The theme of this poem is the herione waiting for her lover’s return. As in all the poems of aham literatures, the heroine as well as the hero are nameless and are by convention referred to as thalaivan and thalaivi. The heroine usually unburdens her mind by pouring out her feelings to her girl friend who is called thozhi in Tamil. Since the theme is patient waiting on the part of the heroine, the landscape has to be by convention, mullai, the forest.
1.1 Cassia trees: These are trees which usually flower at the break of the monsoons and are therefore associated with the arrival of the monsoons.
2 gullible: The trees are gullible in the sense that they respond quickly to the untimely sprinkle of the rain, mistaking it for the real monsoon. They respond to it by putting forth flowers far ahead of the season. Should the heroine too be equally gullible and mindless? So asks her girl friend. To quote Ramanujan himself. “Trees have only one sense (touch) and mistake an untimely sprinkle for the real monsoon.” The woman should use her other senses, not make the same mistake.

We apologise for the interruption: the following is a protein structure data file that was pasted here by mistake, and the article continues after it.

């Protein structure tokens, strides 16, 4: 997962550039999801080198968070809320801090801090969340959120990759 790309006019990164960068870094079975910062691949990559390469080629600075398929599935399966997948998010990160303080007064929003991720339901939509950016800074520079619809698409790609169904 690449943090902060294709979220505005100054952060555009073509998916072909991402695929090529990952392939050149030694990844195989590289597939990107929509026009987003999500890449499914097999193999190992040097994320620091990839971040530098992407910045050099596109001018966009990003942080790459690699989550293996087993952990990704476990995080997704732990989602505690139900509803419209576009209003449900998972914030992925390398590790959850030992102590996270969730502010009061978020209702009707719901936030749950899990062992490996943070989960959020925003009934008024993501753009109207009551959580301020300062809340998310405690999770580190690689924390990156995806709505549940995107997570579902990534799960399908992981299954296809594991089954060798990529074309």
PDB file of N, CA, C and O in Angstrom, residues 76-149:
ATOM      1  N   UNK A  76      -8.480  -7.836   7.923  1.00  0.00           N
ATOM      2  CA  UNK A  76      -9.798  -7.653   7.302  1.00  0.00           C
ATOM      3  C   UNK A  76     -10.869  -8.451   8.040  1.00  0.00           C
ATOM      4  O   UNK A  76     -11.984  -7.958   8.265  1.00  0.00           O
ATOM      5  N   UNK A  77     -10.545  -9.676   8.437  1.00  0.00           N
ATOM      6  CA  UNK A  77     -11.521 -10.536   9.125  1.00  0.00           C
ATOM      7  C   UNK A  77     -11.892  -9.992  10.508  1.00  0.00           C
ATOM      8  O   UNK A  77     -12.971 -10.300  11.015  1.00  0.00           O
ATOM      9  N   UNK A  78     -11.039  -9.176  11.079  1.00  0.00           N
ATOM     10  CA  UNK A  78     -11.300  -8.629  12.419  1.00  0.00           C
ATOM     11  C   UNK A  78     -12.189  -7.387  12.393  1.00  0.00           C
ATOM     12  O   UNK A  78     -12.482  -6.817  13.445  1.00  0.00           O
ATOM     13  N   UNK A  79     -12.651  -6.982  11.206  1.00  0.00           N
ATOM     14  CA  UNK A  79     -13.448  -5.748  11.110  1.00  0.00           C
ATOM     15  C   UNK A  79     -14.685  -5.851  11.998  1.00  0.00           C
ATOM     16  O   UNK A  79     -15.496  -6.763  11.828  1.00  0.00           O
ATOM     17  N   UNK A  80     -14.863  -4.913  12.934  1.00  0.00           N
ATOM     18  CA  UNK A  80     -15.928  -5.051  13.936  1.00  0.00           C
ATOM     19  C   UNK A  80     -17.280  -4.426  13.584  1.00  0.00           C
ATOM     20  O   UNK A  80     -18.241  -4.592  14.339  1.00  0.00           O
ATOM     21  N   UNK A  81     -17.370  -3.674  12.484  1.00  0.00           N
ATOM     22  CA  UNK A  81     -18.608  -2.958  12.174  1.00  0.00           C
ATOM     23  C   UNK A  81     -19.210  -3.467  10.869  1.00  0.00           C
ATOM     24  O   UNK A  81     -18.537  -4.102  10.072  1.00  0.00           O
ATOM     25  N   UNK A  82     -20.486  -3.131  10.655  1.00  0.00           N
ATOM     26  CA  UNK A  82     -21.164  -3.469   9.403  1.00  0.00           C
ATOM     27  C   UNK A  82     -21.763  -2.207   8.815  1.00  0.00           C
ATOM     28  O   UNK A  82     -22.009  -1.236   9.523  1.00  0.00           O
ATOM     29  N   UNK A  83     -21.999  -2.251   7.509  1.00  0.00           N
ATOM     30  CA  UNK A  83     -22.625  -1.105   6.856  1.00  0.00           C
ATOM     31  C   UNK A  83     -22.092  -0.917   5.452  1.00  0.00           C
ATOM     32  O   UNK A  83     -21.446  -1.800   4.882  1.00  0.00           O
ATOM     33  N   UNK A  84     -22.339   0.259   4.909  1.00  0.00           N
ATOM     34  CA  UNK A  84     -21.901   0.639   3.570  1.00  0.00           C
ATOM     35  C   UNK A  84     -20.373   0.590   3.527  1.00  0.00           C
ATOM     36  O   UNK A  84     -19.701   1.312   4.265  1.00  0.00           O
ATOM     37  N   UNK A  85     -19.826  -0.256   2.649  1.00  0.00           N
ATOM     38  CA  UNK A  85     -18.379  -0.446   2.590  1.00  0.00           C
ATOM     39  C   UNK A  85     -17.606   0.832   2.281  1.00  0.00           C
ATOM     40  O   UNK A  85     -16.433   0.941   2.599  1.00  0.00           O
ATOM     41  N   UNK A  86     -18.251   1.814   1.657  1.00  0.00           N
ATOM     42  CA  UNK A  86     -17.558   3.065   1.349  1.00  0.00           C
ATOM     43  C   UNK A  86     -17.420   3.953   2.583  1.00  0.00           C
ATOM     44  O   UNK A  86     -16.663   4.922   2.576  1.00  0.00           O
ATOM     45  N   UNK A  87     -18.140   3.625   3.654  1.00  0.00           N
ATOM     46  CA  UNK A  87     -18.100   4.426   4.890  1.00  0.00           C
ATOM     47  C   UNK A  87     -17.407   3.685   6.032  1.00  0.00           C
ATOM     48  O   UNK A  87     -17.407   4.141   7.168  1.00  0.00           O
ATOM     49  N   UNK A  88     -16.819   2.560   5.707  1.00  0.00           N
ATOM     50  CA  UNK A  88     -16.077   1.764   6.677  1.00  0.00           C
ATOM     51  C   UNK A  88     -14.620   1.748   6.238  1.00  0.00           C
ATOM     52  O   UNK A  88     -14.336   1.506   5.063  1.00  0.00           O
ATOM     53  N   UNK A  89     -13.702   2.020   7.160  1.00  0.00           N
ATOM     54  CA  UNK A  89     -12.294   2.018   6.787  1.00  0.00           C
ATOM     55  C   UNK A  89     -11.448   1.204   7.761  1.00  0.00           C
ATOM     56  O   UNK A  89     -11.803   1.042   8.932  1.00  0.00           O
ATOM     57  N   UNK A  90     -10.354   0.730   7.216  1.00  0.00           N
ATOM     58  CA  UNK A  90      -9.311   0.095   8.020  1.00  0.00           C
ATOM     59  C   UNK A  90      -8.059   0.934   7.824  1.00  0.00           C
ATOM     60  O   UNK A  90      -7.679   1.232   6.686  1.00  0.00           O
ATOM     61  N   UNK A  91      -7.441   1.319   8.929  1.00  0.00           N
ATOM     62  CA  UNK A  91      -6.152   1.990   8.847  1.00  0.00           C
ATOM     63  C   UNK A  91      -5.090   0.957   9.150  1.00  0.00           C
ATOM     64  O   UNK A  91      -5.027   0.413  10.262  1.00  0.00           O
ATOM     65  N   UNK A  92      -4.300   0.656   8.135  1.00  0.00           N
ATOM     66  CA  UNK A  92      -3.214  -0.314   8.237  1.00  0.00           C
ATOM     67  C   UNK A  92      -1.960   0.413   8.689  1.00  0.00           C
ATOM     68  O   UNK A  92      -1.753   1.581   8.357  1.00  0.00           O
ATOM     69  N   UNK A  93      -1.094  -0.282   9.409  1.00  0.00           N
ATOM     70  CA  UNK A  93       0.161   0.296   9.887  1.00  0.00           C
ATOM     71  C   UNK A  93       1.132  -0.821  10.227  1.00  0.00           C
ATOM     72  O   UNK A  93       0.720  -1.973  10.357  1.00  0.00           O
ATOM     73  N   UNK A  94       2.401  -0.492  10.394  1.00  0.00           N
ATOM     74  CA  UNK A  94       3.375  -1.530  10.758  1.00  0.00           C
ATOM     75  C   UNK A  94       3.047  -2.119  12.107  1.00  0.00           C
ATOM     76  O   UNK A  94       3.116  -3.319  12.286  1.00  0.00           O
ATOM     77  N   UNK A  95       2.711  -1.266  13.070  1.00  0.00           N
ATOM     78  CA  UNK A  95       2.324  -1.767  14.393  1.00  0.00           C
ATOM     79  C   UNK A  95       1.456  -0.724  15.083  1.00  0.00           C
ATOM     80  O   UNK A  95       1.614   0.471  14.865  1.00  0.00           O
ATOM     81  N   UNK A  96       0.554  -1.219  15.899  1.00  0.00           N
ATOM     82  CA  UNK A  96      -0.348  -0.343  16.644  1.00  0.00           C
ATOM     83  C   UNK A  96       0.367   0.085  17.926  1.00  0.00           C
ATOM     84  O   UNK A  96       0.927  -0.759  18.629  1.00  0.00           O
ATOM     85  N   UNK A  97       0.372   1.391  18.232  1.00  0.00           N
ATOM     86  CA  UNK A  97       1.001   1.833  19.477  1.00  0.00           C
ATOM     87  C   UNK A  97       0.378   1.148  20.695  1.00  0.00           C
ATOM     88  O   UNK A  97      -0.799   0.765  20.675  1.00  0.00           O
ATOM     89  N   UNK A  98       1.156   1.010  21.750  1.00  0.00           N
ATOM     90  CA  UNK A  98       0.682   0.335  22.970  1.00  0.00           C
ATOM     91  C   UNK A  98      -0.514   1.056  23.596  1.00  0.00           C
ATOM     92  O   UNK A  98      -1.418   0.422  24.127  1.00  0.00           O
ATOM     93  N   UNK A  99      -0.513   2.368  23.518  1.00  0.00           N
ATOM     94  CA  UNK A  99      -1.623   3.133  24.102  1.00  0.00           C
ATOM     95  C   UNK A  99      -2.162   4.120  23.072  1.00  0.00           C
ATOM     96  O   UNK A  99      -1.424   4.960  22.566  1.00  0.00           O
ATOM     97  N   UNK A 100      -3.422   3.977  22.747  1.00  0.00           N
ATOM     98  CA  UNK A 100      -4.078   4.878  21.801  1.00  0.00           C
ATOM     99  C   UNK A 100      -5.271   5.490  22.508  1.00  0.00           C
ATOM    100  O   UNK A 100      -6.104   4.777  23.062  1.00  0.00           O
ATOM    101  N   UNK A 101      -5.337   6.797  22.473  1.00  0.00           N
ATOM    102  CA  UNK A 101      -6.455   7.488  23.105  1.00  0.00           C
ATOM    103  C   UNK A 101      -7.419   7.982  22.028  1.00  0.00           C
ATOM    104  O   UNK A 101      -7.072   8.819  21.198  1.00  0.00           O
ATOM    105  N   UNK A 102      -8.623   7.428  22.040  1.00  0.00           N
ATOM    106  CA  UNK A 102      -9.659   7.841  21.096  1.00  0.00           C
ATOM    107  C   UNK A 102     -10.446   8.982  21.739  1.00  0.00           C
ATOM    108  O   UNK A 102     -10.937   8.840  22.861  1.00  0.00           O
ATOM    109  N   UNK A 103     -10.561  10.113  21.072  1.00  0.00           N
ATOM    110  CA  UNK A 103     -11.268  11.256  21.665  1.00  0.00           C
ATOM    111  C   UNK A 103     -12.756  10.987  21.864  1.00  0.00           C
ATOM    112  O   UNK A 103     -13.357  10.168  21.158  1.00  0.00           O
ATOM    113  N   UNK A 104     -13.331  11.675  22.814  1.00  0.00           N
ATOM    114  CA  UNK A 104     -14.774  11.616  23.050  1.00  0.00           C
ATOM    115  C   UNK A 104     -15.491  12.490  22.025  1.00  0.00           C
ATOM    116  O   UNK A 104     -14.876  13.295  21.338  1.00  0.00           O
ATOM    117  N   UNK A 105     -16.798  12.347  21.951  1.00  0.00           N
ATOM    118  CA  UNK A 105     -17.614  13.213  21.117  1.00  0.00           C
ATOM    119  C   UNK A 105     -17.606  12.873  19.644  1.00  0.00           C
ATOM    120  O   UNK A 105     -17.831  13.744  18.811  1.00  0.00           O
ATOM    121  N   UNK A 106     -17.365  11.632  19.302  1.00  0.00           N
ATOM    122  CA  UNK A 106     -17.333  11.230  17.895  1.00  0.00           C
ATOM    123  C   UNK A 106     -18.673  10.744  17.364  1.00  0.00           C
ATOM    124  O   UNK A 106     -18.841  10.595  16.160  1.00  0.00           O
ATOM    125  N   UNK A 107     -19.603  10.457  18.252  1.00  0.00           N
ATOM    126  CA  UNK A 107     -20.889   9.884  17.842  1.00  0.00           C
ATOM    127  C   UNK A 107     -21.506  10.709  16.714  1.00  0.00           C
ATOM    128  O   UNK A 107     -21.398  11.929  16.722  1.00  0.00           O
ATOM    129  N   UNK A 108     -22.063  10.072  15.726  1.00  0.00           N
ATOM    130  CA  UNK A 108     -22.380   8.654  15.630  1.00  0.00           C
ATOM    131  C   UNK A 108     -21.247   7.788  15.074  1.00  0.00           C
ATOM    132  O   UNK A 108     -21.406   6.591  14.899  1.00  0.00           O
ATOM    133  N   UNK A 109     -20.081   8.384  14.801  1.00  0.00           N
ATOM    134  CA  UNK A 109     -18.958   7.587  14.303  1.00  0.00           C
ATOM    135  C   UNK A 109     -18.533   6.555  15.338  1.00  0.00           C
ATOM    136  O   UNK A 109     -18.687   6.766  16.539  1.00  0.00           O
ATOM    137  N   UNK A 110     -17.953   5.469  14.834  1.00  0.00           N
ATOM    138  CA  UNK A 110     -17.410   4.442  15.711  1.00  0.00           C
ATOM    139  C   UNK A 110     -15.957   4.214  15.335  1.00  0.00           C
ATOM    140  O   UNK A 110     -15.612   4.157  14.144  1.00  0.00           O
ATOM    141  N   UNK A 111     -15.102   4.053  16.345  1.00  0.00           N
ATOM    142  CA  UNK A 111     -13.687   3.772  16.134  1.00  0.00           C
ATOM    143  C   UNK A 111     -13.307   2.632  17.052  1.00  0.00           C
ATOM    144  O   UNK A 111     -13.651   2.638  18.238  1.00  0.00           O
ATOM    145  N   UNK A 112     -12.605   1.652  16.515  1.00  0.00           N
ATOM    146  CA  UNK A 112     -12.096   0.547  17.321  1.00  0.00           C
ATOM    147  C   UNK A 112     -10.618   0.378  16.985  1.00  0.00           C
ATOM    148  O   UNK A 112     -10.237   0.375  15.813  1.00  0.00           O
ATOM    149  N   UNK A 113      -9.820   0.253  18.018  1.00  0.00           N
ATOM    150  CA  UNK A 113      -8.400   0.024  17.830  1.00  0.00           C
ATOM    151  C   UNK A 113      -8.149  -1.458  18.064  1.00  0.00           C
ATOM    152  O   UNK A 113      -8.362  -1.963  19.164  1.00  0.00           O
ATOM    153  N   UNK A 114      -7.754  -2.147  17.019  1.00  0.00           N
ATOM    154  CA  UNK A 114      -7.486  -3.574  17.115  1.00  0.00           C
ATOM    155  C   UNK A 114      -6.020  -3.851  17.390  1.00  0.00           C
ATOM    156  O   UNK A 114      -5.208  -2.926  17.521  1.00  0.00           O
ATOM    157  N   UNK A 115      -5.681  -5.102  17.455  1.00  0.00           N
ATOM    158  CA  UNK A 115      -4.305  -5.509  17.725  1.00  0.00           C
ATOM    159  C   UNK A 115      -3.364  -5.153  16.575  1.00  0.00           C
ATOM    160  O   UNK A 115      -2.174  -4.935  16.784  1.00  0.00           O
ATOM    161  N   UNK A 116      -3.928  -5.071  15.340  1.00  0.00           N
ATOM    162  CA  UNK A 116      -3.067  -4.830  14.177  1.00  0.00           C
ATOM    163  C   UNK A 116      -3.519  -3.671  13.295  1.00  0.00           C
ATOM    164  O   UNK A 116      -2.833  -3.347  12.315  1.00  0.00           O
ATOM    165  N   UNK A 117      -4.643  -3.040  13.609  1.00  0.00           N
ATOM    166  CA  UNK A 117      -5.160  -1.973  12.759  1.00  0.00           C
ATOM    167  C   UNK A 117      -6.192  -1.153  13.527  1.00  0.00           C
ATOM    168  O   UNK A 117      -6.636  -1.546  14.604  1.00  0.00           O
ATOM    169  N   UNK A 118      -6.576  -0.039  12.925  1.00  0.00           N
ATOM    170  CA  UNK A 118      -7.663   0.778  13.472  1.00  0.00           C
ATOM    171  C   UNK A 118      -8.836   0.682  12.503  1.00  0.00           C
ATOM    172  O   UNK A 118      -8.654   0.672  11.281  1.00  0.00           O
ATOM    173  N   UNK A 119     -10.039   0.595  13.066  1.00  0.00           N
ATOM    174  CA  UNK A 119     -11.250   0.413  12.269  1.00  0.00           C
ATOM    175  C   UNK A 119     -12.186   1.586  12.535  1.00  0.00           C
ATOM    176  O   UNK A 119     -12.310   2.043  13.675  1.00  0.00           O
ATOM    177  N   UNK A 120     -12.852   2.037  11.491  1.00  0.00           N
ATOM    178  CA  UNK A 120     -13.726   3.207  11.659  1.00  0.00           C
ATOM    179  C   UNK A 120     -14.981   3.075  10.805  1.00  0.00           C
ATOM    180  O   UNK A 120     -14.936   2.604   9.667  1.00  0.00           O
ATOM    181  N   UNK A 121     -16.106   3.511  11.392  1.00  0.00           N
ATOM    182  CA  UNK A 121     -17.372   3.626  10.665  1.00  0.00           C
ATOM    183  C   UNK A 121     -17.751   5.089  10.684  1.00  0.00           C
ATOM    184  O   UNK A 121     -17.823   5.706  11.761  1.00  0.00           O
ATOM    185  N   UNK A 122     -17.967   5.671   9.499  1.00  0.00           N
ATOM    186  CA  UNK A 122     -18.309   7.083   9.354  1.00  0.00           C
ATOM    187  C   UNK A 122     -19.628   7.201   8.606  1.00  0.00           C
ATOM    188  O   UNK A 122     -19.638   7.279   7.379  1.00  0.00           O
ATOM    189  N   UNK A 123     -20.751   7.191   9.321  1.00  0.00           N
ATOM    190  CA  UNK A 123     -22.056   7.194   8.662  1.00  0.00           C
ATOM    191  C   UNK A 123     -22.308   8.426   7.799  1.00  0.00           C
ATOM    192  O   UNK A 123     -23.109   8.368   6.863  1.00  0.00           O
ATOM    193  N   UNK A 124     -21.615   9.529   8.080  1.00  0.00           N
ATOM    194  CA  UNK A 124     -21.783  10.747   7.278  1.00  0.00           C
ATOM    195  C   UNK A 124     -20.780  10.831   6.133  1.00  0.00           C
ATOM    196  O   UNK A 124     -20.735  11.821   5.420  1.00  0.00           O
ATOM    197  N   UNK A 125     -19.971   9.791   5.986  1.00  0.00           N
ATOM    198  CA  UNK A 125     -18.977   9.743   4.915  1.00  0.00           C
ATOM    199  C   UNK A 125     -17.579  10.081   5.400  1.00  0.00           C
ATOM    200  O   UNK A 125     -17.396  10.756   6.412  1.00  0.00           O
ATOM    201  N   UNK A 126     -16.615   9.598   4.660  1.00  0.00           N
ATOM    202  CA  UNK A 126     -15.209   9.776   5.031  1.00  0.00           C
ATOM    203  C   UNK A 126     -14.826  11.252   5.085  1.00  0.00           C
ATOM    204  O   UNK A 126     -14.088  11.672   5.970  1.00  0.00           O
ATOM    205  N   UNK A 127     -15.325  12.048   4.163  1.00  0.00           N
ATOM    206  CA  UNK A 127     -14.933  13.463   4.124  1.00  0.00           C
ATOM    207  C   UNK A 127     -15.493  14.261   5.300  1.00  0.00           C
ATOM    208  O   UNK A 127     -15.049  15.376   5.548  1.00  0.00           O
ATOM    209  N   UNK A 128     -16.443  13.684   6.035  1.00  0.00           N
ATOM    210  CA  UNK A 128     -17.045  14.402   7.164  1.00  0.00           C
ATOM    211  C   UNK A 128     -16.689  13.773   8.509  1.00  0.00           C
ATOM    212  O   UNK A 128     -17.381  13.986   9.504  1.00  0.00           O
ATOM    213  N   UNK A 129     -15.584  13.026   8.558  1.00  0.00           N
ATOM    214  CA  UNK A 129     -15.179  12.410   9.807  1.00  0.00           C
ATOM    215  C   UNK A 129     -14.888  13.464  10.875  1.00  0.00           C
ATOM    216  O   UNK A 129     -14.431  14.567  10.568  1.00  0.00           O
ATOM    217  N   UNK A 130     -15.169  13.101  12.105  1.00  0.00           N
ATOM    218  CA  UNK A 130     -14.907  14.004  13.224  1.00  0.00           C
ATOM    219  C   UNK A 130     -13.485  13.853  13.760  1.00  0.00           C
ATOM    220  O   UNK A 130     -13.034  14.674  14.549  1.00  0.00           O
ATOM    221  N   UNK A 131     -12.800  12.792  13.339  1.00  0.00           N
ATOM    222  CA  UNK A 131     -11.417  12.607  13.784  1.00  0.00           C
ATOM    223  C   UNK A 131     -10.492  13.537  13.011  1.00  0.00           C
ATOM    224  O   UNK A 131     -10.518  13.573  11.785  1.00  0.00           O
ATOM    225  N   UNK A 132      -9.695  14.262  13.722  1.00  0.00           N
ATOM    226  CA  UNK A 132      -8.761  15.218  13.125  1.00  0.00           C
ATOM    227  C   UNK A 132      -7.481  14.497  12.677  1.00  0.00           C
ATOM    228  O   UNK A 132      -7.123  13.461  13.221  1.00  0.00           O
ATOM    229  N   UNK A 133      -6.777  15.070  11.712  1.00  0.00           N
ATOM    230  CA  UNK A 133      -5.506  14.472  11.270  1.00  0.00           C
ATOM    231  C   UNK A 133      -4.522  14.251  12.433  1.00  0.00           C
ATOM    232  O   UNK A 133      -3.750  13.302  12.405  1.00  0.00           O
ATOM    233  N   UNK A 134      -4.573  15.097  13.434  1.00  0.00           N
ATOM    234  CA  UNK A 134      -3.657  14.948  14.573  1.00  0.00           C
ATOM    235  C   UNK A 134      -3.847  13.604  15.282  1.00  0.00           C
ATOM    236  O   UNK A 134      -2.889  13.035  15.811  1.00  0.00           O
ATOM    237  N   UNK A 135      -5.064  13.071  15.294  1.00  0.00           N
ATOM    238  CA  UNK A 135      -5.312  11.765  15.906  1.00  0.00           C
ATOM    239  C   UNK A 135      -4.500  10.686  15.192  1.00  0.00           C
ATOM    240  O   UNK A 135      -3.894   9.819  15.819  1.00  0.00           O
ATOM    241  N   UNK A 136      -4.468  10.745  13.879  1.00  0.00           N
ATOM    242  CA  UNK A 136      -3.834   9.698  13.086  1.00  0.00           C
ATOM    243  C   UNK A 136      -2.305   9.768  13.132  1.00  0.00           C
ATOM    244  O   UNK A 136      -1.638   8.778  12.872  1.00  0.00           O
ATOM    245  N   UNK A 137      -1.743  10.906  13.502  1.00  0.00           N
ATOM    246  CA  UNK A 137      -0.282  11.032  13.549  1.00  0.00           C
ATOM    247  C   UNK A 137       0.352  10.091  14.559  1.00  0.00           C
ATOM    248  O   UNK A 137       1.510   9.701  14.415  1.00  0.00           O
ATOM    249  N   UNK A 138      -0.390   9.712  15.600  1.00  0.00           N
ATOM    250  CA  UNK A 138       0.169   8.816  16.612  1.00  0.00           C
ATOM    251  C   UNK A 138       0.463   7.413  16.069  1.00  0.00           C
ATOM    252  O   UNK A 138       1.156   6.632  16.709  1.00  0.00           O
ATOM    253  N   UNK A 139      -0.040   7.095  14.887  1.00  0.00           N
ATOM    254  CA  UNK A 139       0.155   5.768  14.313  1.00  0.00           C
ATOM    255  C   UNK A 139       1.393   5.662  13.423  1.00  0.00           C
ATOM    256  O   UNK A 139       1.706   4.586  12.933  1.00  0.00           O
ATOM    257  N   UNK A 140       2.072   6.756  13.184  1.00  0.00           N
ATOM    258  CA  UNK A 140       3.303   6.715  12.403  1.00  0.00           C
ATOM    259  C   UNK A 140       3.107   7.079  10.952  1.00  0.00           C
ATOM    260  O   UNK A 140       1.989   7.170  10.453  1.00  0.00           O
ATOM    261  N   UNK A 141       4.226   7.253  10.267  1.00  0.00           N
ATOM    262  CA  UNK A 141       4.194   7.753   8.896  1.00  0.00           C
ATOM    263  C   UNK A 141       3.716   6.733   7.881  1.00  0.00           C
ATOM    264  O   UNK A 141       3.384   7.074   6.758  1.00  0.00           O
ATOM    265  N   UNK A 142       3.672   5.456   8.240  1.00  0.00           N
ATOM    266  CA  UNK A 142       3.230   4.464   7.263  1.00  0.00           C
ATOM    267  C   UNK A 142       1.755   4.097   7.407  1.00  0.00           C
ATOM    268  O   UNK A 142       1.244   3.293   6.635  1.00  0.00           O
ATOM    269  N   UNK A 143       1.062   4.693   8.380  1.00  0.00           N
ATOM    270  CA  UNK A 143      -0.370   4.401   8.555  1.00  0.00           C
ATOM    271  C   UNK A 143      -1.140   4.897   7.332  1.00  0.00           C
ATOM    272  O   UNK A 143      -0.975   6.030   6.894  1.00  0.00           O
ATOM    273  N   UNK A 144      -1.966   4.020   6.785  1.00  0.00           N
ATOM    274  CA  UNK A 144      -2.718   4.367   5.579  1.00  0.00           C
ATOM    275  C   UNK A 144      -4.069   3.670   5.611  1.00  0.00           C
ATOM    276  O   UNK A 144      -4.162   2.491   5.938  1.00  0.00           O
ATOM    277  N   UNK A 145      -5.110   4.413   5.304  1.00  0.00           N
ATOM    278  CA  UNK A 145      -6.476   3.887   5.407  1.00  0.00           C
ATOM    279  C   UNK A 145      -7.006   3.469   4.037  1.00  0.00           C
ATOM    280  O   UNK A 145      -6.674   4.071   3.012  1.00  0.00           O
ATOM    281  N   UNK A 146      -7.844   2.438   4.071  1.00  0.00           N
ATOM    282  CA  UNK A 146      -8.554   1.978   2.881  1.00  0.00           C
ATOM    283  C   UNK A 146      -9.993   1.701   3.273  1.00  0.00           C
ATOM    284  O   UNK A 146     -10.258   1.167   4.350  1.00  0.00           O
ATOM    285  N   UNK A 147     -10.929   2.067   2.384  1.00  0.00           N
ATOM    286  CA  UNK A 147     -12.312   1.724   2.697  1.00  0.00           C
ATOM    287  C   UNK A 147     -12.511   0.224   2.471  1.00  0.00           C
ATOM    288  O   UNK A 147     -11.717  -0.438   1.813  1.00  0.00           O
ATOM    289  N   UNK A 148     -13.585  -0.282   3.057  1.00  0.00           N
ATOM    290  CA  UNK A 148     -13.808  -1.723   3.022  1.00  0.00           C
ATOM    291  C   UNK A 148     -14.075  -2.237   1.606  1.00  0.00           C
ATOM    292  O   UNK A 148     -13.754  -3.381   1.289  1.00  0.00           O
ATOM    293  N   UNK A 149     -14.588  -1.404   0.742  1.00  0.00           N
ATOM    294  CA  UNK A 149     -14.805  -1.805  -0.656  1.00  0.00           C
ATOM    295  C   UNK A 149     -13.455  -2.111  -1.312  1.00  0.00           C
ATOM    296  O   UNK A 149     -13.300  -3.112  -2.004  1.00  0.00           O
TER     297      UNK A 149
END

1. 4 the desert: The desert or palai in aham poetry is usually associated with long separation. There is perhaps a suggestion of uncertainty about the lover’s return but the girl friend counsels patience telling her that it is too early for his return.
1.11 long arrangements of flowers: This is not an instance of pathetic fallacy as may be supposed. The poet only draws parallels between the behaviour of the plant world and the world of the humans so that the impatience and impulsiveness of the trees become the metaphor for those of the heroine.